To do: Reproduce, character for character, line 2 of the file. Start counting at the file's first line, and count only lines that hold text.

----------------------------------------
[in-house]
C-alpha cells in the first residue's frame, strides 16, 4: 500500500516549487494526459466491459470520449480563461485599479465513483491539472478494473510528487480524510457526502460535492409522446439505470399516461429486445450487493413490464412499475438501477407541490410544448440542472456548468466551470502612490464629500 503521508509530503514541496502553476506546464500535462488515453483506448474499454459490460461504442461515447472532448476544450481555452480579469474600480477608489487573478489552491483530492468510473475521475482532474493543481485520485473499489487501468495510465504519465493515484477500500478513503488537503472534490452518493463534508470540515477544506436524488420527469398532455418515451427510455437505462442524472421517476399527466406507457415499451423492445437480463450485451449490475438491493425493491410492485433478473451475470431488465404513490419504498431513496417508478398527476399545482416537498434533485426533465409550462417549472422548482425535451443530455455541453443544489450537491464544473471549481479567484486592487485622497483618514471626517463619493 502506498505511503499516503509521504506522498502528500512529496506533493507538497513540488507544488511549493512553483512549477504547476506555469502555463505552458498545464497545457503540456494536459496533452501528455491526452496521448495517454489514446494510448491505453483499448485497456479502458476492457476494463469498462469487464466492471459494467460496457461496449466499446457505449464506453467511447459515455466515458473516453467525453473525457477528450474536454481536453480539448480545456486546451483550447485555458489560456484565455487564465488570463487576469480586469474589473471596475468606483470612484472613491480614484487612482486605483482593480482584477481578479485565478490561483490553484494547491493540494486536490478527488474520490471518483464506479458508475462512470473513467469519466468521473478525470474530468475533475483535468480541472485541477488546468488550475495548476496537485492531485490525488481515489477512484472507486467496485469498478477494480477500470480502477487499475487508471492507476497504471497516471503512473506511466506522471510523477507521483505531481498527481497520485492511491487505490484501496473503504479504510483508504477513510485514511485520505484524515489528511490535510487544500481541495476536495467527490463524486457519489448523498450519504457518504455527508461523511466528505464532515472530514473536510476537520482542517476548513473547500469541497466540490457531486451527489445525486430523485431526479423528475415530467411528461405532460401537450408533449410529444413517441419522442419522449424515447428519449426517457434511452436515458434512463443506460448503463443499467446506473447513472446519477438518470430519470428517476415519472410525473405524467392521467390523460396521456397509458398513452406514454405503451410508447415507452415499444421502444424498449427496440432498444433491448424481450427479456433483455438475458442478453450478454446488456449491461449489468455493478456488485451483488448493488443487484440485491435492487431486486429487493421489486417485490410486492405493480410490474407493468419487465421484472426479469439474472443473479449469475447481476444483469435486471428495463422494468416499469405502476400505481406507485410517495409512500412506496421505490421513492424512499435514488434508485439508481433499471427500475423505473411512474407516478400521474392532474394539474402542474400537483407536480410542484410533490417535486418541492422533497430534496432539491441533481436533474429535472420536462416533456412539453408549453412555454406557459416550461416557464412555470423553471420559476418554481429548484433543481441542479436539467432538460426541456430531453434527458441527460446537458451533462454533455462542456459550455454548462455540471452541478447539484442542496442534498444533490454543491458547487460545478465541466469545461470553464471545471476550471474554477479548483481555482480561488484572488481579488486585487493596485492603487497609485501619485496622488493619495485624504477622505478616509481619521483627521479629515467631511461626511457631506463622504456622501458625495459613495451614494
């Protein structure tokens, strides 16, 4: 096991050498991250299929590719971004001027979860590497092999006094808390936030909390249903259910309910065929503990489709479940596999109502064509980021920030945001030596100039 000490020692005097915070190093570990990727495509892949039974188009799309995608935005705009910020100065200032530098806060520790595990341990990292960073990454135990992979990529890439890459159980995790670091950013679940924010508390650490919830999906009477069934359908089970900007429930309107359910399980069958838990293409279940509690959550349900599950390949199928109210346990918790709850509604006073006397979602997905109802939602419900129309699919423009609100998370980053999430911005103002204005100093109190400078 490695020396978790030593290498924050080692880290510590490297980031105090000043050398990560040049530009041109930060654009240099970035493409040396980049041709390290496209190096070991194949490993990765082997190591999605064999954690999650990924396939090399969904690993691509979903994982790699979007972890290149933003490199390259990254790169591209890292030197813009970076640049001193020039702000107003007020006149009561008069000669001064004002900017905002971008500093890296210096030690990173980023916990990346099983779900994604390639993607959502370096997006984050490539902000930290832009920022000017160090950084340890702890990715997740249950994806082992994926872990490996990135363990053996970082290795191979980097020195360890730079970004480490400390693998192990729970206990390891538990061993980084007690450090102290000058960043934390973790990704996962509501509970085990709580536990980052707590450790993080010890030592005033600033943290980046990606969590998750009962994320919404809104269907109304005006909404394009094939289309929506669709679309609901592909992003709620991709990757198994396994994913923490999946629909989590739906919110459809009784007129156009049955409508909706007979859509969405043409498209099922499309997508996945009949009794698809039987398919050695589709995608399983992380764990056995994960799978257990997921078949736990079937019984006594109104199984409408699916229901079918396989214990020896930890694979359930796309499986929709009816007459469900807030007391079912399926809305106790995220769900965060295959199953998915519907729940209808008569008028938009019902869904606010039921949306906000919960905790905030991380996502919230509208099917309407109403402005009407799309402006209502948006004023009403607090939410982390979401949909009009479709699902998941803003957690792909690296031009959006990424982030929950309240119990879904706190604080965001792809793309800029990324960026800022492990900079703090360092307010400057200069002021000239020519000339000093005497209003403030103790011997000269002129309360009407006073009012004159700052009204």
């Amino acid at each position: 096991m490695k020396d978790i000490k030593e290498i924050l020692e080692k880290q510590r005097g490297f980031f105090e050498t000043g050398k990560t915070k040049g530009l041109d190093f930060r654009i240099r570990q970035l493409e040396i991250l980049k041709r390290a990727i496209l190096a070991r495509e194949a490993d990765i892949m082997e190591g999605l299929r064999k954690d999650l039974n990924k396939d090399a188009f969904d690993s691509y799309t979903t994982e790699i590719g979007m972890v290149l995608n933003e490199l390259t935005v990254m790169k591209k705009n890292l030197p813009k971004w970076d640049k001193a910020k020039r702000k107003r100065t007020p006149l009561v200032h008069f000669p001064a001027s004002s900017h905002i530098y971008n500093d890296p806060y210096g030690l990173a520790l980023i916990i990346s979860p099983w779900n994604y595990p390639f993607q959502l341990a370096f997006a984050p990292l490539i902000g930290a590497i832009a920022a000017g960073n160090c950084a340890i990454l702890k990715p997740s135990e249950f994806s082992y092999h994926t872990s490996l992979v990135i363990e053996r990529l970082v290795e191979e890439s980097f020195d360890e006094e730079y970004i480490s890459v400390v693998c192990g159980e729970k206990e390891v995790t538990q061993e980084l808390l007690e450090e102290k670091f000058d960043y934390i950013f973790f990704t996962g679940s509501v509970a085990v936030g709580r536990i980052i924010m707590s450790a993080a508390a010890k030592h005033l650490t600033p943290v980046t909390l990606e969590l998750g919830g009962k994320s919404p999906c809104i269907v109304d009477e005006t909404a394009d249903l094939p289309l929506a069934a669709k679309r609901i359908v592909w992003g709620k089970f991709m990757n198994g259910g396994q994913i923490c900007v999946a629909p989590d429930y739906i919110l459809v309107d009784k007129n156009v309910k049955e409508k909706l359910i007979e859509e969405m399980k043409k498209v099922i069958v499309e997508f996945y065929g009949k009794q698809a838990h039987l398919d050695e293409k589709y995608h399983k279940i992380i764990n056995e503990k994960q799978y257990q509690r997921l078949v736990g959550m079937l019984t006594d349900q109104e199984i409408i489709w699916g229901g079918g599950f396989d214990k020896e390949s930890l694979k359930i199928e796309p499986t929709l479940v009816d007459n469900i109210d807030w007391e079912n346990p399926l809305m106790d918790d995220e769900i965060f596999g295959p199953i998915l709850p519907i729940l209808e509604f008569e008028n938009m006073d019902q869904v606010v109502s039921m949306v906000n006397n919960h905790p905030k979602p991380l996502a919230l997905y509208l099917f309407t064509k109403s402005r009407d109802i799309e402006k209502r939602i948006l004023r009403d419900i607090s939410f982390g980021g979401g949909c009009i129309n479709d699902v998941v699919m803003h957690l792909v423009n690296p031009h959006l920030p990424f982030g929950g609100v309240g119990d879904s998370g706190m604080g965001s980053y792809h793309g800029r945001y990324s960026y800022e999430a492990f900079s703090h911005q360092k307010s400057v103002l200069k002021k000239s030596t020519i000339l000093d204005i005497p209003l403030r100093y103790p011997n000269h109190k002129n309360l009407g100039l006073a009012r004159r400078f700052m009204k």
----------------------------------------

C-alpha cells in the first residue's frame, strides 16, 4: 500500500516549487494526459466491459470520449480563461485599479465513483491539472478494473510528487480524510457526502460535492409522446439505470399516461429486445450487493413490464412499475438501477407541490410544448440542472456548468466551470502612490464629500 503521508509530503514541496502553476506546464500535462488515453483506448474499454459490460461504442461515447472532448476544450481555452480579469474600480477608489487573478489552491483530492468510473475521475482532474493543481485520485473499489487501468495510465504519465493515484477500500478513503488537503472534490452518493463534508470540515477544506436524488420527469398532455418515451427510455437505462442524472421517476399527466406507457415499451423492445437480463450485451449490475438491493425493491410492485433478473451475470431488465404513490419504498431513496417508478398527476399545482416537498434533485426533465409550462417549472422548482425535451443530455455541453443544489450537491464544473471549481479567484486592487485622497483618514471626517463619493 502506498505511503499516503509521504506522498502528500512529496506533493507538497513540488507544488511549493512553483512549477504547476506555469502555463505552458498545464497545457503540456494536459496533452501528455491526452496521448495517454489514446494510448491505453483499448485497456479502458476492457476494463469498462469487464466492471459494467460496457461496449466499446457505449464506453467511447459515455466515458473516453467525453473525457477528450474536454481536453480539448480545456486546451483550447485555458489560456484565455487564465488570463487576469480586469474589473471596475468606483470612484472613491480614484487612482486605483482593480482584477481578479485565478490561483490553484494547491493540494486536490478527488474520490471518483464506479458508475462512470473513467469519466468521473478525470474530468475533475483535468480541472485541477488546468488550475495548476496537485492531485490525488481515489477512484472507486467496485469498478477494480477500470480502477487499475487508471492507476497504471497516471503512473506511466506522471510523477507521483505531481498527481497520485492511491487505490484501496473503504479504510483508504477513510485514511485520505484524515489528511490535510487544500481541495476536495467527490463524486457519489448523498450519504457518504455527508461523511466528505464532515472530514473536510476537520482542517476548513473547500469541497466540490457531486451527489445525486430523485431526479423528475415530467411528461405532460401537450408533449410529444413517441419522442419522449424515447428519449426517457434511452436515458434512463443506460448503463443499467446506473447513472446519477438518470430519470428517476415519472410525473405524467392521467390523460396521456397509458398513452406514454405503451410508447415507452415499444421502444424498449427496440432498444433491448424481450427479456433483455438475458442478453450478454446488456449491461449489468455493478456488485451483488448493488443487484440485491435492487431486486429487493421489486417485490410486492405493480410490474407493468419487465421484472426479469439474472443473479449469475447481476444483469435486471428495463422494468416499469405502476400505481406507485410517495409512500412506496421505490421513492424512499435514488434508485439508481433499471427500475423505473411512474407516478400521474392532474394539474402542474400537483407536480410542484410533490417535486418541492422533497430534496432539491441533481436533474429535472420536462416533456412539453408549453412555454406557459416550461416557464412555470423553471420559476418554481429548484433543481441542479436539467432538460426541456430531453434527458441527460446537458451533462454533455462542456459550455454548462455540471452541478447539484442542496442534498444533490454543491458547487460545478465541466469545461470553464471545471476550471474554477479548483481555482480561488484572488481579488486585487493596485492603487497609485501619485496622488493619495485624504477622505478616509481619521483627521479629515467631511461626511457631506463622504456622501458625495459613495451614494